Yesterday I was thinking about how our Catholic voices appear in the media, and I can’t help but conclude that they don’t very well. After a television debate in which Katholiek Nieuwsblad editor Mariska Orbán de Haas (pictured) tried to defend the father-mother family construction, my Twitter page (and that of many others judging by her name being a trending topic for well into the net day) was inundated by, at best, critical comments about her performance and, at worst, serious personal attacks against her. And these did not only come from non-Catholic quarters. Most seriously, in my opinion, is the attack of self-styled Catholic media specialist Eric van den Berg, who was seemingly unable to present his possibly legitimate criticism without relishing in calling Mariska Orbán a “pearl-necklaced bitch” – a moniker admittedly coined by herself, but the use of which did set a certain tone.
I’m not writing this post to defend anyone. Criticism, after all, is not always bad, and can often be a helpful tool in bettering our conduct and performance. And when it comes to presenting our Catholic faith and the values we hold and consider important, we must learn from what critics level against us.
I am using “us” for a reason, because when it comes to situations like the one I outlined above, there is no visible sense of “us” among Catholics active in the media, in whatever form. Rather, we too often relish in the attack, personal or otherwise.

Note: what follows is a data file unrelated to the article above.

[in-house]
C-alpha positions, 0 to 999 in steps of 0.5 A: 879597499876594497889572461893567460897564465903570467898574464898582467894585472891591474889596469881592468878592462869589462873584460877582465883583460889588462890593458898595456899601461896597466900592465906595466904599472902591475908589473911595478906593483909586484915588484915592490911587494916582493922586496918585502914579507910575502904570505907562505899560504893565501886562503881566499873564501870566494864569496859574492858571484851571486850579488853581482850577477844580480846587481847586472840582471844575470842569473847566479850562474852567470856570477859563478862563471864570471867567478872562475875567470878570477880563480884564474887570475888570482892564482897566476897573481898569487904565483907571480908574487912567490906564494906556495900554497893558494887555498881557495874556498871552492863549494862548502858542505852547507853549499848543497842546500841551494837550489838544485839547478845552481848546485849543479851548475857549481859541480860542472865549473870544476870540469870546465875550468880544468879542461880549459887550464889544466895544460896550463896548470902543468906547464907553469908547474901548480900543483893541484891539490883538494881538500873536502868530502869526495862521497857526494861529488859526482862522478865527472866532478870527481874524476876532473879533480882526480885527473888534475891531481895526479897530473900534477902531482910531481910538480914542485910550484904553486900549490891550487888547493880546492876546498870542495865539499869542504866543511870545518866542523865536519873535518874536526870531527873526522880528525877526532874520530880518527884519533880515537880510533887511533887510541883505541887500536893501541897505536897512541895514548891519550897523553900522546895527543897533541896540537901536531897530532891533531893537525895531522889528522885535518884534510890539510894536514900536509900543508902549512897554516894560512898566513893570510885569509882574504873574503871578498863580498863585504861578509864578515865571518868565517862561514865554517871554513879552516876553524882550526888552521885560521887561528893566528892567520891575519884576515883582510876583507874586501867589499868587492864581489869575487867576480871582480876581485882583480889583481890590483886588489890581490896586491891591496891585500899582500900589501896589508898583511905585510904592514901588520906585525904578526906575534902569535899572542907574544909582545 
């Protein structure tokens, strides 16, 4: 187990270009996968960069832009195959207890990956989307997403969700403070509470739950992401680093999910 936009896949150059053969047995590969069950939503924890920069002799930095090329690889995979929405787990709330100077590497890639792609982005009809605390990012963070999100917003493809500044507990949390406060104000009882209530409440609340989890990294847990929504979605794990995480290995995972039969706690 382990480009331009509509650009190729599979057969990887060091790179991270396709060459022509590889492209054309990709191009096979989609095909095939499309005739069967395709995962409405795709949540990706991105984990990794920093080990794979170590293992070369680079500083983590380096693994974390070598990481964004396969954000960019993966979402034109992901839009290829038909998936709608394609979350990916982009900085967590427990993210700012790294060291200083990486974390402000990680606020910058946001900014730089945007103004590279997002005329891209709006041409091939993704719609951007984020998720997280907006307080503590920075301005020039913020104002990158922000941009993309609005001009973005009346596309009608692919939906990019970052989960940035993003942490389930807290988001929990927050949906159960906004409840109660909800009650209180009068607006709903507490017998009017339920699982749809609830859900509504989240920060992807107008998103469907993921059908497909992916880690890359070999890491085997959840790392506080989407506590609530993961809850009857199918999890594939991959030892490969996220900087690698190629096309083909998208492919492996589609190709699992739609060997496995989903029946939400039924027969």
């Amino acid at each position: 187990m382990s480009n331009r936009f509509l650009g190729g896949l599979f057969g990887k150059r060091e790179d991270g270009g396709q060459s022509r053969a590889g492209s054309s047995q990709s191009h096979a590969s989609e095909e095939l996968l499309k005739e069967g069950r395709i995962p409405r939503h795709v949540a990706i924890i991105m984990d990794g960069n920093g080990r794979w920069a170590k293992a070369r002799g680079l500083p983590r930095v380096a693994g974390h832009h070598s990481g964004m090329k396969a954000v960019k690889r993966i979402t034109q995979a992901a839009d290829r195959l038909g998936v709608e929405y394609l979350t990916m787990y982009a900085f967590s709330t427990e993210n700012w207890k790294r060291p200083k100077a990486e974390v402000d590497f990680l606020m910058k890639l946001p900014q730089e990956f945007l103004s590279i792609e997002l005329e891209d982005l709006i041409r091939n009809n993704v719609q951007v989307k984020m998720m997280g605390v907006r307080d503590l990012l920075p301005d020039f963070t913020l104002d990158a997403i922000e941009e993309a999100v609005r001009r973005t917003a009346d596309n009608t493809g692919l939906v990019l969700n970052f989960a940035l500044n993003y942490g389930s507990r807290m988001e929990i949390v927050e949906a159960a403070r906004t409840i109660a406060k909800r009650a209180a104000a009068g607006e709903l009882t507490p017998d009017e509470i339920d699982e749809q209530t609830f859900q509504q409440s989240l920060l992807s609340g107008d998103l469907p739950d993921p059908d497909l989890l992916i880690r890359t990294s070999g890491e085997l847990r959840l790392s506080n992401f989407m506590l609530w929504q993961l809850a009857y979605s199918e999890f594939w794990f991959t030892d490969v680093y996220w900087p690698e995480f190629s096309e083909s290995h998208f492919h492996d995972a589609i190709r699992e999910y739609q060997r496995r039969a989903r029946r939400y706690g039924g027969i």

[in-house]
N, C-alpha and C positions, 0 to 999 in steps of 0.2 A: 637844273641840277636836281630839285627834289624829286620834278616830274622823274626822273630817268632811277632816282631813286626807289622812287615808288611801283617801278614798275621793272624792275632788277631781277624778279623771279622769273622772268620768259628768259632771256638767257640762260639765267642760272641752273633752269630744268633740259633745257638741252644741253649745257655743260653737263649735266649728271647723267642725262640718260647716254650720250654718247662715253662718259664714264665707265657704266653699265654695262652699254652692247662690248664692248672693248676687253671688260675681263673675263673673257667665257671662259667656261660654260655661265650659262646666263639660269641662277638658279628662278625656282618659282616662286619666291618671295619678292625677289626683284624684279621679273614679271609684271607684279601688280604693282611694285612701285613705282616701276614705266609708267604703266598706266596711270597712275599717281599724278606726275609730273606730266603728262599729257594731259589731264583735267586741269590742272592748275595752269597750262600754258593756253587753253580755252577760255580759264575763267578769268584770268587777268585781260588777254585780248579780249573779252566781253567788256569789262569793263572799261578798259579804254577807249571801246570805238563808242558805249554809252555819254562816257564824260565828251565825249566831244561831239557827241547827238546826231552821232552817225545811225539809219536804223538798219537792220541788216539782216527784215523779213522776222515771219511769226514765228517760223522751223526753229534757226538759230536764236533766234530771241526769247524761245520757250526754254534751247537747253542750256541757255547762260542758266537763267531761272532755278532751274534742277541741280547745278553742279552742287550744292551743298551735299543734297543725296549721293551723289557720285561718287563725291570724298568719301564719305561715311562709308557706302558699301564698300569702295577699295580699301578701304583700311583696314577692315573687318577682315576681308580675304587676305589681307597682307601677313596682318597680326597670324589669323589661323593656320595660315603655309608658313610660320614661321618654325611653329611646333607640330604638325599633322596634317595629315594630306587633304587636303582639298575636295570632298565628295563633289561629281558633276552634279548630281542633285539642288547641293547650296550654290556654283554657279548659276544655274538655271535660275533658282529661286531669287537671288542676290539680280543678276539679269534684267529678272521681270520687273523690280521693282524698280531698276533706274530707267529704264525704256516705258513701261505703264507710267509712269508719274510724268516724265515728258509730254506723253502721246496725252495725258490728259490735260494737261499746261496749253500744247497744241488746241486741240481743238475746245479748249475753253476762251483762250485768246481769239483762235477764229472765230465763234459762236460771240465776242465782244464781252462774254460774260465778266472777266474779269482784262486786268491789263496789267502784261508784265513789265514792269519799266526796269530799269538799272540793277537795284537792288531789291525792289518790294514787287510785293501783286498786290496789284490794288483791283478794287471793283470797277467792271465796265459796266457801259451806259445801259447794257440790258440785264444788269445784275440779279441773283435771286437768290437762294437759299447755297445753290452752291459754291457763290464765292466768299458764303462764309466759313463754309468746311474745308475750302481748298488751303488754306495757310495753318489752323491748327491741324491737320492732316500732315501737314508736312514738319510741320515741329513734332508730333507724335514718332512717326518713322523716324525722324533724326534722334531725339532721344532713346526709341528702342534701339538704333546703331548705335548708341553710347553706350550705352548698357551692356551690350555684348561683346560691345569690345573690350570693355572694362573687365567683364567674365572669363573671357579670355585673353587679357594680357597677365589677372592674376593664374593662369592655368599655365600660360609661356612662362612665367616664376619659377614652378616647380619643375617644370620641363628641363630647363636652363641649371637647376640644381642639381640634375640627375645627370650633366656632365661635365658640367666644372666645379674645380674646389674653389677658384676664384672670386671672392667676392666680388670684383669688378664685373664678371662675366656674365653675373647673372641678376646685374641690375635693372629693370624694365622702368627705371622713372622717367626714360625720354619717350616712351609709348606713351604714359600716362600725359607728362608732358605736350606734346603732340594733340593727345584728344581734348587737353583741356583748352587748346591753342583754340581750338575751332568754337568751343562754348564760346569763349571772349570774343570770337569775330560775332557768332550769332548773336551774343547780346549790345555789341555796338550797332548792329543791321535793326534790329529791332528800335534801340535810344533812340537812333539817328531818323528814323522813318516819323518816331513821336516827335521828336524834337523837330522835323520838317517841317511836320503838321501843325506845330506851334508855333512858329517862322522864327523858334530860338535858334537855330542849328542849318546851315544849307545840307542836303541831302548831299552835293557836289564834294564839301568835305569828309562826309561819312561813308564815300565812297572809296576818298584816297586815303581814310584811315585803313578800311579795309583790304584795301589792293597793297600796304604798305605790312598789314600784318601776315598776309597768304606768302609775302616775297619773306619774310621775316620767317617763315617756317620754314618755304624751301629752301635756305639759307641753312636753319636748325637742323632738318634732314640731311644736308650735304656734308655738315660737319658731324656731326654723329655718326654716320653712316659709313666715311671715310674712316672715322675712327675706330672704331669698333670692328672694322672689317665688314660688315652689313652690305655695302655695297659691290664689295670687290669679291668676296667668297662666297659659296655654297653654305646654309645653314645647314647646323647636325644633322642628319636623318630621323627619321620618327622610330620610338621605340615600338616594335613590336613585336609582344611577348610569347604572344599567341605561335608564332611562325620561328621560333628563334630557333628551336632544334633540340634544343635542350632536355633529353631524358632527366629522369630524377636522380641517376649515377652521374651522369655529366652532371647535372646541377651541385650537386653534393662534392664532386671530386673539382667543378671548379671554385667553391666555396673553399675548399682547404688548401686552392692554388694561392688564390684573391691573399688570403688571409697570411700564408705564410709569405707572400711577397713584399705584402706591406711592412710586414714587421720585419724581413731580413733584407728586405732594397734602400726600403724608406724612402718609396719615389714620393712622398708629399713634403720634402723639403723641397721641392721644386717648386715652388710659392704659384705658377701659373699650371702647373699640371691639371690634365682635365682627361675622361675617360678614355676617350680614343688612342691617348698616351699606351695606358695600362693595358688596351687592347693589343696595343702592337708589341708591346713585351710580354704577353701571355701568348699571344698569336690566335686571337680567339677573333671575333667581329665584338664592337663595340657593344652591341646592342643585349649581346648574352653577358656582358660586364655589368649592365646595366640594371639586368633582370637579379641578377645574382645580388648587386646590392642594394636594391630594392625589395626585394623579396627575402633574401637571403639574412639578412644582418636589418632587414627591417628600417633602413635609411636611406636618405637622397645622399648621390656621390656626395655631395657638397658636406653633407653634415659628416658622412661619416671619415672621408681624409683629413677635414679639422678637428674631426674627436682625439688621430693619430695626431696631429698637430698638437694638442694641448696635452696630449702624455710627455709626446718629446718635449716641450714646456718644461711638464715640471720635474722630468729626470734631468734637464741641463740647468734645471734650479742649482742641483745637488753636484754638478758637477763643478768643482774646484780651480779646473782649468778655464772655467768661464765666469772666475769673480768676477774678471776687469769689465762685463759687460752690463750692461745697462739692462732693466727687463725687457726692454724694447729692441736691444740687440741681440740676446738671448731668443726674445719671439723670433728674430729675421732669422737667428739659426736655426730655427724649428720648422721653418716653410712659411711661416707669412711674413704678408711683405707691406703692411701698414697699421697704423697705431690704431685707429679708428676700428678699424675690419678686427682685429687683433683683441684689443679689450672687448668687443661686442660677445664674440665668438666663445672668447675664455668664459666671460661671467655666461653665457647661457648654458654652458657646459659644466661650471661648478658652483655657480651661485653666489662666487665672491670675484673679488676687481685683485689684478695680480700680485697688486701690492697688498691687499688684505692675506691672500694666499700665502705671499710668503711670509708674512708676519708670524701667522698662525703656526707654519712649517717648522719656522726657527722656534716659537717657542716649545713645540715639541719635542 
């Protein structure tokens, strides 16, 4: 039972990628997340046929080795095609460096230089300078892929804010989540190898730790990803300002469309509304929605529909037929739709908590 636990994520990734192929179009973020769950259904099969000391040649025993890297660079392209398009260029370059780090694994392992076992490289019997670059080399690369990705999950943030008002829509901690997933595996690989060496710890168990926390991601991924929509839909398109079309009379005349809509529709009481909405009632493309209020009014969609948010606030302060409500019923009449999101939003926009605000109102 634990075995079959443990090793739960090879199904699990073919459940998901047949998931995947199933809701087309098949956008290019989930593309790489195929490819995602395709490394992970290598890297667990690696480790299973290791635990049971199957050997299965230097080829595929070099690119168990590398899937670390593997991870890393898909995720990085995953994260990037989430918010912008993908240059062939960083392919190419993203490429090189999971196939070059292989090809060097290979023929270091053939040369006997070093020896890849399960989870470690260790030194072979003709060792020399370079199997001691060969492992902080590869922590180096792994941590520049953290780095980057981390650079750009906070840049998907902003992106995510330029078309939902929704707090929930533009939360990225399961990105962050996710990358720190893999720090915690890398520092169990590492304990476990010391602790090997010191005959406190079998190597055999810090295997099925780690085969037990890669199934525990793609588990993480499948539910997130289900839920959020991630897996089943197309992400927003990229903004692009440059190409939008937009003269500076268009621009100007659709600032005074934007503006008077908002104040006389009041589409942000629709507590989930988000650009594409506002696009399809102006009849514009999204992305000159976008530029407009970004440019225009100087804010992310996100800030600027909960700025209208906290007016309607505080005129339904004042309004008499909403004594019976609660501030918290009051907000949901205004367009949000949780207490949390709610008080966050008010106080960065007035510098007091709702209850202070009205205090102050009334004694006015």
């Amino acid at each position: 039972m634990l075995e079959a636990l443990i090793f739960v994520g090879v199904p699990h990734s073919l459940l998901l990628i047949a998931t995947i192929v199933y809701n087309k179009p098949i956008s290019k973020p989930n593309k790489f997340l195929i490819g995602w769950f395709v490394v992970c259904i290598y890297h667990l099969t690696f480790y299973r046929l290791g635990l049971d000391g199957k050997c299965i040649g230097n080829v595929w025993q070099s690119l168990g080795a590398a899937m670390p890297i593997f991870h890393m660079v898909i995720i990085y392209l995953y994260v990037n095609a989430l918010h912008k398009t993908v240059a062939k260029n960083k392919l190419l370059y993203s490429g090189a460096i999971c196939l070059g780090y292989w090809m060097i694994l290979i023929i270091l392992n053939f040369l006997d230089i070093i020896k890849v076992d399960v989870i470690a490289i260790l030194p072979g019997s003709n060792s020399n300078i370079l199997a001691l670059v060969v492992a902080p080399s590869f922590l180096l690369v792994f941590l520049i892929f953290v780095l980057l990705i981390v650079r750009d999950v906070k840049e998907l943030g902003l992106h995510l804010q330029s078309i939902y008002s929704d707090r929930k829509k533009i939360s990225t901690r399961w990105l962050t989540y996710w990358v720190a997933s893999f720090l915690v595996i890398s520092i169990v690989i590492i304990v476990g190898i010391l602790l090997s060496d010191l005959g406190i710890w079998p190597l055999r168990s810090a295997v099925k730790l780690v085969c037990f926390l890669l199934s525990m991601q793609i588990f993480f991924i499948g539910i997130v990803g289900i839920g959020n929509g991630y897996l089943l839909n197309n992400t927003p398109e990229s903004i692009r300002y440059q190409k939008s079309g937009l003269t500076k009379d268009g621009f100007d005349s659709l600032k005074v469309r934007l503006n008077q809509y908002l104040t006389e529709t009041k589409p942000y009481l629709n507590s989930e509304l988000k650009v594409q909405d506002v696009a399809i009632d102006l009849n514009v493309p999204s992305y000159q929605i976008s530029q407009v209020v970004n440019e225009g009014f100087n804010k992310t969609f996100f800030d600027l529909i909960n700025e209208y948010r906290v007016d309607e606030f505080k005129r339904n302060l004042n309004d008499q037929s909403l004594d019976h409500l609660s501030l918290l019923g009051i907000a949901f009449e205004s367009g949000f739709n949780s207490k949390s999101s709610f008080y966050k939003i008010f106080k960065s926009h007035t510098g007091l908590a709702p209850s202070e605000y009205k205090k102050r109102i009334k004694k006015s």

As Catholics we have something to say. But do we succeed in doing so? The Catholic voice in the media, social or otherwise, should be more unified and willing to offer constructive criticism. If someone fails in making the case that should be made, for whatever reason, there should be an effort in charitably correcting the mistakes, coupled with an openness in the other party to accept criticism.
When I consider the Catholics who are active in the media, on television, in newspaper, but also on the Internet, I see much potential in creativity, knowledge, bravery (which is sometimes indeed needed) and enthusiasm. But all that doesn’t always translate very well into the wider world of our secular society. Platforms like a television program which is a daily staple of many viewers, a major newspaper, but also new media that we ourselves can build, manage and develop, deserve a charitable and intelligent Catholic presence – charitable among ourselves and to others.